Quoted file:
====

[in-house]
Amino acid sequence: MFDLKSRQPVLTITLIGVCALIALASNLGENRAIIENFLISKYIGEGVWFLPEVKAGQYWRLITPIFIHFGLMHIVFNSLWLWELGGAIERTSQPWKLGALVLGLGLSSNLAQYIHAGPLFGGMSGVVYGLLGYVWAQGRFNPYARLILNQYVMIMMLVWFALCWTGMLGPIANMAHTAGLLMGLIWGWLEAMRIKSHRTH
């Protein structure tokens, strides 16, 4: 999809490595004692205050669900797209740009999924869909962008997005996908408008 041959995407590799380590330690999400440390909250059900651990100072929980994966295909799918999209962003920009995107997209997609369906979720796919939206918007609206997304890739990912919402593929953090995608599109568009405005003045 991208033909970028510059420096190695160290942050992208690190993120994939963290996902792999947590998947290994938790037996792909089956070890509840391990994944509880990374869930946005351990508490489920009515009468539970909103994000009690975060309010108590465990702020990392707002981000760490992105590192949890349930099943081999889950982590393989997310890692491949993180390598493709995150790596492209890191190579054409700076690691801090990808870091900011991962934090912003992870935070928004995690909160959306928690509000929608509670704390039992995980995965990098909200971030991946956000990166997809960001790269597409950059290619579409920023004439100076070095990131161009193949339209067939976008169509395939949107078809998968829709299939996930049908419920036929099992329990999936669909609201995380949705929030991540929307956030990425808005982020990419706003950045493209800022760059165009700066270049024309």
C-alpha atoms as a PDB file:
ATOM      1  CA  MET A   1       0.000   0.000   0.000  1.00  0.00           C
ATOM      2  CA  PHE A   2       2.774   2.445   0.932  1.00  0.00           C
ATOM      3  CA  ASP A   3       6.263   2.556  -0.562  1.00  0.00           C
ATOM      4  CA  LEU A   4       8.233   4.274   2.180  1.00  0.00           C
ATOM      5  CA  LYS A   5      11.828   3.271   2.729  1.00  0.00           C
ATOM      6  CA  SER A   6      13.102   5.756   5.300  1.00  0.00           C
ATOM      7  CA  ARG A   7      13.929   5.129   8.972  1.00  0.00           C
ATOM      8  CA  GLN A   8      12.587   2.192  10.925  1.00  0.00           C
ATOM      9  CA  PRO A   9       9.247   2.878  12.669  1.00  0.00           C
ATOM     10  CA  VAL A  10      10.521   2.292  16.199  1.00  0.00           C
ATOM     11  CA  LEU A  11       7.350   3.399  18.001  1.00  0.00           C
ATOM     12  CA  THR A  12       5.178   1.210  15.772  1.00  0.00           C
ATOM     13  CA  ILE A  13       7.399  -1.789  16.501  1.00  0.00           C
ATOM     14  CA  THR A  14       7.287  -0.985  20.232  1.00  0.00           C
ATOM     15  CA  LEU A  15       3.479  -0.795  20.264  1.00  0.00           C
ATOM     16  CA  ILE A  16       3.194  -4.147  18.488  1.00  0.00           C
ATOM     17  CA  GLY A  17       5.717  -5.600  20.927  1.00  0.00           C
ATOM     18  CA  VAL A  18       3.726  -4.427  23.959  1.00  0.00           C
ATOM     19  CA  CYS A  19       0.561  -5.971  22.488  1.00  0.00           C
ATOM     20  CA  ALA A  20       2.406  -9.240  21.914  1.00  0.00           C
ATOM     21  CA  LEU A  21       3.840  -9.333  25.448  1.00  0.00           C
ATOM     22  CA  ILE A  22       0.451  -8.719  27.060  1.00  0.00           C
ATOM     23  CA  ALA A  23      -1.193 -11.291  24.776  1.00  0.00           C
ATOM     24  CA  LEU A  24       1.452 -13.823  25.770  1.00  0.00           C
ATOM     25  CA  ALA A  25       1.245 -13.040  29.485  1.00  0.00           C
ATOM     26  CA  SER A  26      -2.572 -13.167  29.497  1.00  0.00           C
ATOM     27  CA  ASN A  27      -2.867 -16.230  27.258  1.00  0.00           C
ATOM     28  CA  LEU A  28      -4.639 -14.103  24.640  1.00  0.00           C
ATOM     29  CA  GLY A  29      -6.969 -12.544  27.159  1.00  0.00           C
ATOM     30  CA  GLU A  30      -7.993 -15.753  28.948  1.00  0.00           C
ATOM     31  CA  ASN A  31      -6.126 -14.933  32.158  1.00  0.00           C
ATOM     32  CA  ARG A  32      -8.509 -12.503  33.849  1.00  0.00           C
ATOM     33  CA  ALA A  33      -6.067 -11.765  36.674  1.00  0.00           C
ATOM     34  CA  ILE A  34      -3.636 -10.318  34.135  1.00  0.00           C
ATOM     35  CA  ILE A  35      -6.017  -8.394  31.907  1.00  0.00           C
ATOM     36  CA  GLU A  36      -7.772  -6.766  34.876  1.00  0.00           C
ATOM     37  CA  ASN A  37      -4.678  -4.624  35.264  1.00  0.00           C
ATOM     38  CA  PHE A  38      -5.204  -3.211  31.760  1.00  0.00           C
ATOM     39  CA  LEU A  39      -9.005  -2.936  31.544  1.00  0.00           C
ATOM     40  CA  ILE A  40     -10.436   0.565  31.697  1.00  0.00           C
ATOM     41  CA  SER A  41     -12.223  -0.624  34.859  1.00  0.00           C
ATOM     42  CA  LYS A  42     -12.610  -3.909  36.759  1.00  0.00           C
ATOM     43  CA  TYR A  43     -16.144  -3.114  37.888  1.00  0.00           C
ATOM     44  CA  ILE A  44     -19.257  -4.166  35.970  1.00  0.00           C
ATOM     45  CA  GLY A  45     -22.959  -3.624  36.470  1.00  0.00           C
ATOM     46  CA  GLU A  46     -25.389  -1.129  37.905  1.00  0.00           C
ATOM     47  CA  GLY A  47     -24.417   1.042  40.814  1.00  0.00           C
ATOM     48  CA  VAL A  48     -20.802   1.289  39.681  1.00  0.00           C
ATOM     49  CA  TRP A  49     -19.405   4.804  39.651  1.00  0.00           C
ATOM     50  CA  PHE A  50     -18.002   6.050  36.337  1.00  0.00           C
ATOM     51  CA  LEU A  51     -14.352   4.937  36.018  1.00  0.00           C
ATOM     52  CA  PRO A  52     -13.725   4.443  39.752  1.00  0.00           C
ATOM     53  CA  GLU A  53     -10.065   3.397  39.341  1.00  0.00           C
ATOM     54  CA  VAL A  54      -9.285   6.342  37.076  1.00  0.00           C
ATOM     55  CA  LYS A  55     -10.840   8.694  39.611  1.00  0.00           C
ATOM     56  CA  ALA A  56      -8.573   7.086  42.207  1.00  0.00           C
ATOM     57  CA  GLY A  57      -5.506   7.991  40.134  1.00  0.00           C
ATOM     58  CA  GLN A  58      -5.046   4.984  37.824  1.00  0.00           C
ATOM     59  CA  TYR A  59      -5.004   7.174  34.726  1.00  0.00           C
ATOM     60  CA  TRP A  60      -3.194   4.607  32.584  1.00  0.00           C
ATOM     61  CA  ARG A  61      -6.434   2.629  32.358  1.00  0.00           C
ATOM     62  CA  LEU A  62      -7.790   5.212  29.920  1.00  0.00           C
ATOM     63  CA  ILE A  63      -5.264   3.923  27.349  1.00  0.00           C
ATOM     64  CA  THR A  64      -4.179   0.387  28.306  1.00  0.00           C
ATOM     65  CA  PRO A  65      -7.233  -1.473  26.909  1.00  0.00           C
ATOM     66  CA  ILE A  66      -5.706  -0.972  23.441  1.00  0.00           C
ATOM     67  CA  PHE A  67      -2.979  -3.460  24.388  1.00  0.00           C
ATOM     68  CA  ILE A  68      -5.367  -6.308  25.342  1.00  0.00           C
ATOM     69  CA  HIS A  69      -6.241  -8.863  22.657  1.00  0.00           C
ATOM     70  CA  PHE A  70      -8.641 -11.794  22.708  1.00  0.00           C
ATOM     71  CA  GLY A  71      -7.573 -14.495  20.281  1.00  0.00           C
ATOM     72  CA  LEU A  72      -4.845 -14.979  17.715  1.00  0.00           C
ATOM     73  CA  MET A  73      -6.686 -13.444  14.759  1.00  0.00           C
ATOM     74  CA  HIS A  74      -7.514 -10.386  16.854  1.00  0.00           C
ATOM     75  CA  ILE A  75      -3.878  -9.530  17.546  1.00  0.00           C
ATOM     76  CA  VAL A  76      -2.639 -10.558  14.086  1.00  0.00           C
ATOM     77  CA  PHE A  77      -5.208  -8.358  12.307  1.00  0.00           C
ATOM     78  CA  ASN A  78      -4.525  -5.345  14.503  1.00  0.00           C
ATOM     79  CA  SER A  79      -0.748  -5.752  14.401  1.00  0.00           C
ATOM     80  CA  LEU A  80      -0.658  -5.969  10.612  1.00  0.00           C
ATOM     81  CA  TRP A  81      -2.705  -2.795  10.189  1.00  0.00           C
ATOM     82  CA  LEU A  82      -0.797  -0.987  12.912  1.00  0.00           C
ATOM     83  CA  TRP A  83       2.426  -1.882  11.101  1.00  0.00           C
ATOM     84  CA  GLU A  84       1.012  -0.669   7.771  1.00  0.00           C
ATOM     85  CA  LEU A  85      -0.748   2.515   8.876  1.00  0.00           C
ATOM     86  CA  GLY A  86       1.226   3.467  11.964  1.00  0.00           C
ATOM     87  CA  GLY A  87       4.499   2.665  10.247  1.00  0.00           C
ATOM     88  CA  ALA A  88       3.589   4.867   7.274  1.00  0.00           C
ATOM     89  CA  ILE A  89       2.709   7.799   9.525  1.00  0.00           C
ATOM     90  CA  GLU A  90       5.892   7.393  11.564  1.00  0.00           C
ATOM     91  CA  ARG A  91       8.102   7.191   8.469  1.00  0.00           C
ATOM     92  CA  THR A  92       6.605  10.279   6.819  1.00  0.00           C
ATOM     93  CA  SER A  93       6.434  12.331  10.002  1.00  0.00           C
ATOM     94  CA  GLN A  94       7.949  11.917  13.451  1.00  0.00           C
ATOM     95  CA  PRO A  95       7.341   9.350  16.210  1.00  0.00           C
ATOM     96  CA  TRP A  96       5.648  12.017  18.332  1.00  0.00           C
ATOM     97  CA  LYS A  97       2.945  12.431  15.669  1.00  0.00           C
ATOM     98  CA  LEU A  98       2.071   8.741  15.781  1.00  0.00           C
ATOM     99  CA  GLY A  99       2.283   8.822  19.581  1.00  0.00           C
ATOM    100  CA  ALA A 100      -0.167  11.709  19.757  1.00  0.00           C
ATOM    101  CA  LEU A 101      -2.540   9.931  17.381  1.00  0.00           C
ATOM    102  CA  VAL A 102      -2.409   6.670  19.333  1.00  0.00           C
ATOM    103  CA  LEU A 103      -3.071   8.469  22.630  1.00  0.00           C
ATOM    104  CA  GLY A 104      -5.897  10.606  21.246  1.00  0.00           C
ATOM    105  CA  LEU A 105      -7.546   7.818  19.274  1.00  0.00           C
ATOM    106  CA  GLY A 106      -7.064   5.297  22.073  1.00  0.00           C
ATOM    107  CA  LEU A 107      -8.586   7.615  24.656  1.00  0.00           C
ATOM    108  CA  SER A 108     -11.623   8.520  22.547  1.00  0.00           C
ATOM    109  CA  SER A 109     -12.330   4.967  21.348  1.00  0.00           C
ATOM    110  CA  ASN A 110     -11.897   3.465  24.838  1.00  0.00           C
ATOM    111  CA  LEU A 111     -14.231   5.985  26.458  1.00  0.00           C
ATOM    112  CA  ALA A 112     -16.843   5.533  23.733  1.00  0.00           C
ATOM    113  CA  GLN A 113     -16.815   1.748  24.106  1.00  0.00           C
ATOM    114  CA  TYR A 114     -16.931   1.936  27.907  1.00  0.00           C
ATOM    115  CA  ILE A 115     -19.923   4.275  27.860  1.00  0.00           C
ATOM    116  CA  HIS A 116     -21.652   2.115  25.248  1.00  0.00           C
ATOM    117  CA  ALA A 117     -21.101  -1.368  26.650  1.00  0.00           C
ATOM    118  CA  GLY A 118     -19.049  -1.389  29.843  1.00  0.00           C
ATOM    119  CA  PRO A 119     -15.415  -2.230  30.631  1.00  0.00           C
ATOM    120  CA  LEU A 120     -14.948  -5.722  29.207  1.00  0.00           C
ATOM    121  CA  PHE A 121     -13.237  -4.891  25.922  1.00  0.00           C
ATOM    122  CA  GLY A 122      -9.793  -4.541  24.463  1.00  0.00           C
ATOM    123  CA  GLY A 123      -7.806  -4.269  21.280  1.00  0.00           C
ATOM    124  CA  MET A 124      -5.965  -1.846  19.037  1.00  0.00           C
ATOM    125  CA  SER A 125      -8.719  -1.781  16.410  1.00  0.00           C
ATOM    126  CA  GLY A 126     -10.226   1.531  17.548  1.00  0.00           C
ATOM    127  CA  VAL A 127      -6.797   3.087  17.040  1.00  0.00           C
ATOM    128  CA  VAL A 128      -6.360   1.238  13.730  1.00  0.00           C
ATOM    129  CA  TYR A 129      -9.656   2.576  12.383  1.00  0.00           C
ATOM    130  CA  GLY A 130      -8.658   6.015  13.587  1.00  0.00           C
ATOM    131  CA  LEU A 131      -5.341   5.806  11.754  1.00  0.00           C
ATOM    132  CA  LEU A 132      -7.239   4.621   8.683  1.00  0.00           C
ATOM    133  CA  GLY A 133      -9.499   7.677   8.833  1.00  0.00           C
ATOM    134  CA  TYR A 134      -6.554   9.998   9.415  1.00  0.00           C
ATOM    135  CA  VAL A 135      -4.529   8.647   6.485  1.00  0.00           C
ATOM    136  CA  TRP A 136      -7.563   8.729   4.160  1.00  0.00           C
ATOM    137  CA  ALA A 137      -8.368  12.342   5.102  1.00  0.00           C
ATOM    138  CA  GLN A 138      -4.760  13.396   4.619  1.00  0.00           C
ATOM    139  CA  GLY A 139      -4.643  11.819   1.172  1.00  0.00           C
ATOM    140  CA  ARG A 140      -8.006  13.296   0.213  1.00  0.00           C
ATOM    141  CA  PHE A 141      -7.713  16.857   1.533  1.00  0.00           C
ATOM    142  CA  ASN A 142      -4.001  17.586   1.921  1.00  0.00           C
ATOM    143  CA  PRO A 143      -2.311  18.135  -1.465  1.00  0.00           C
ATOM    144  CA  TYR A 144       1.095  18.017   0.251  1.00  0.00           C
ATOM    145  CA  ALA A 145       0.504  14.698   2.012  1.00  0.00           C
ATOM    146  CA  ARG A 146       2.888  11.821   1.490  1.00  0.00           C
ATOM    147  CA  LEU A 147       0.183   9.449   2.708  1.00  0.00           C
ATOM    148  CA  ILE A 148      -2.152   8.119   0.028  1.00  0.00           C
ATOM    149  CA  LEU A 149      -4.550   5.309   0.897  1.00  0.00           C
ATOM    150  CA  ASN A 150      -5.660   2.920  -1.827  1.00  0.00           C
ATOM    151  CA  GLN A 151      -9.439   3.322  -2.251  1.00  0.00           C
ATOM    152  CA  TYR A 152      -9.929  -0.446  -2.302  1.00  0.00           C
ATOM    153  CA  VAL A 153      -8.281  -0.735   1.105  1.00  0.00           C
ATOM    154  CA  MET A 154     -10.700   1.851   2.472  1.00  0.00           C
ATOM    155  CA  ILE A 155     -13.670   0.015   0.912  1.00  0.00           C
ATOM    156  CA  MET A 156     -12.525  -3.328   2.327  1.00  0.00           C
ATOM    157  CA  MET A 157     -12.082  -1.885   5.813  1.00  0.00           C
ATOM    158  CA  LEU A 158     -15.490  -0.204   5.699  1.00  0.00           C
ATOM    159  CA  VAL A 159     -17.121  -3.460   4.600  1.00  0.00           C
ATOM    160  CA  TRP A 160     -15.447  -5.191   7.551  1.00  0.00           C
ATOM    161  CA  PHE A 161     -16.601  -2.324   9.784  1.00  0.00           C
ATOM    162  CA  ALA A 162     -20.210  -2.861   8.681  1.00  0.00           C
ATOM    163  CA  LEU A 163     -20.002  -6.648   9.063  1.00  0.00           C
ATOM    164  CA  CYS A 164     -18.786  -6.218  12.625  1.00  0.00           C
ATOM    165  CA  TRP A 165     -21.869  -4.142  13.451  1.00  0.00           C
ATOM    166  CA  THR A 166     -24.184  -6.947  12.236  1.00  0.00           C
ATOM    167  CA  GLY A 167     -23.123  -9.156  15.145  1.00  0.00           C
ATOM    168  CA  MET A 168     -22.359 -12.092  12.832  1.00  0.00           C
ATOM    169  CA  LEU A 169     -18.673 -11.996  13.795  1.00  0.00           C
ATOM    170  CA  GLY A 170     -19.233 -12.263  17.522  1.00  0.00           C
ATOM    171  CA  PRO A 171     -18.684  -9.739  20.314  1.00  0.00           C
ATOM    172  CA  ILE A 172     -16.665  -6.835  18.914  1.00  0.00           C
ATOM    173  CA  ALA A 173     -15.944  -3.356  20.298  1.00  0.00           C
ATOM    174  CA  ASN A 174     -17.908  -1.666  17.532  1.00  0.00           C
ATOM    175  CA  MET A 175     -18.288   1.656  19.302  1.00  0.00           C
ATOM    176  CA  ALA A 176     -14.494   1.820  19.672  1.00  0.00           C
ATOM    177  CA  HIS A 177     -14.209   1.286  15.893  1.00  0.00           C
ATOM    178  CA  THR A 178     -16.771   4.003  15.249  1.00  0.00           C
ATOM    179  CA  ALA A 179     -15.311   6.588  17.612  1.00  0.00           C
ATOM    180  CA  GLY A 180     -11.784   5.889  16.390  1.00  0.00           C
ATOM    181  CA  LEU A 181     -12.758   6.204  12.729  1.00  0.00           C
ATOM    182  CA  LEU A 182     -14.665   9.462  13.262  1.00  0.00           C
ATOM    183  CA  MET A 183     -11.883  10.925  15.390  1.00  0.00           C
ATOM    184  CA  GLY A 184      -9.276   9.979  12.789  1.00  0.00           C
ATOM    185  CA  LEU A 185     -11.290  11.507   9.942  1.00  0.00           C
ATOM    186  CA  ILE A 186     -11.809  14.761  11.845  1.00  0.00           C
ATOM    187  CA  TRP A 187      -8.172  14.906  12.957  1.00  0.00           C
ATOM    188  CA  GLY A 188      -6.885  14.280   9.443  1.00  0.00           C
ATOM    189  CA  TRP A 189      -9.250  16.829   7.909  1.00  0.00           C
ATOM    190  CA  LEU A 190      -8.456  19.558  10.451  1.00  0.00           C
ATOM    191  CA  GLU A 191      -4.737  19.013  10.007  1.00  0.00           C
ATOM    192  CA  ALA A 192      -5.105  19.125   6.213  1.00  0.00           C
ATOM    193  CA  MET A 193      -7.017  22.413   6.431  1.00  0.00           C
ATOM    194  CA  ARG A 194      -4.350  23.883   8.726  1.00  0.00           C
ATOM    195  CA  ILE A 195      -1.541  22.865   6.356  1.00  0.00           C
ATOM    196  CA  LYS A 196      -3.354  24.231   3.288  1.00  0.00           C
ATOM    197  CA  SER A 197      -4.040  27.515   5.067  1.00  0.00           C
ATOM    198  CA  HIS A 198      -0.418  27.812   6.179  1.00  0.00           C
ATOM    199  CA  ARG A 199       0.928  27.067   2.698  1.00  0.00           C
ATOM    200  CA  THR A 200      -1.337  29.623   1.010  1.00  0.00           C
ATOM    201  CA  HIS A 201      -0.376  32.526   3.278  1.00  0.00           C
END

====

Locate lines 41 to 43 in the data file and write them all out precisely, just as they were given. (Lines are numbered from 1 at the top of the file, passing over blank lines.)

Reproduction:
ATOM     37  CA  ASN A  37      -4.678  -4.624  35.264  1.00  0.00           C
ATOM     38  CA  PHE A  38      -5.204  -3.211  31.760  1.00  0.00           C
ATOM     39  CA  LEU A  39      -9.005  -2.936  31.544  1.00  0.00           C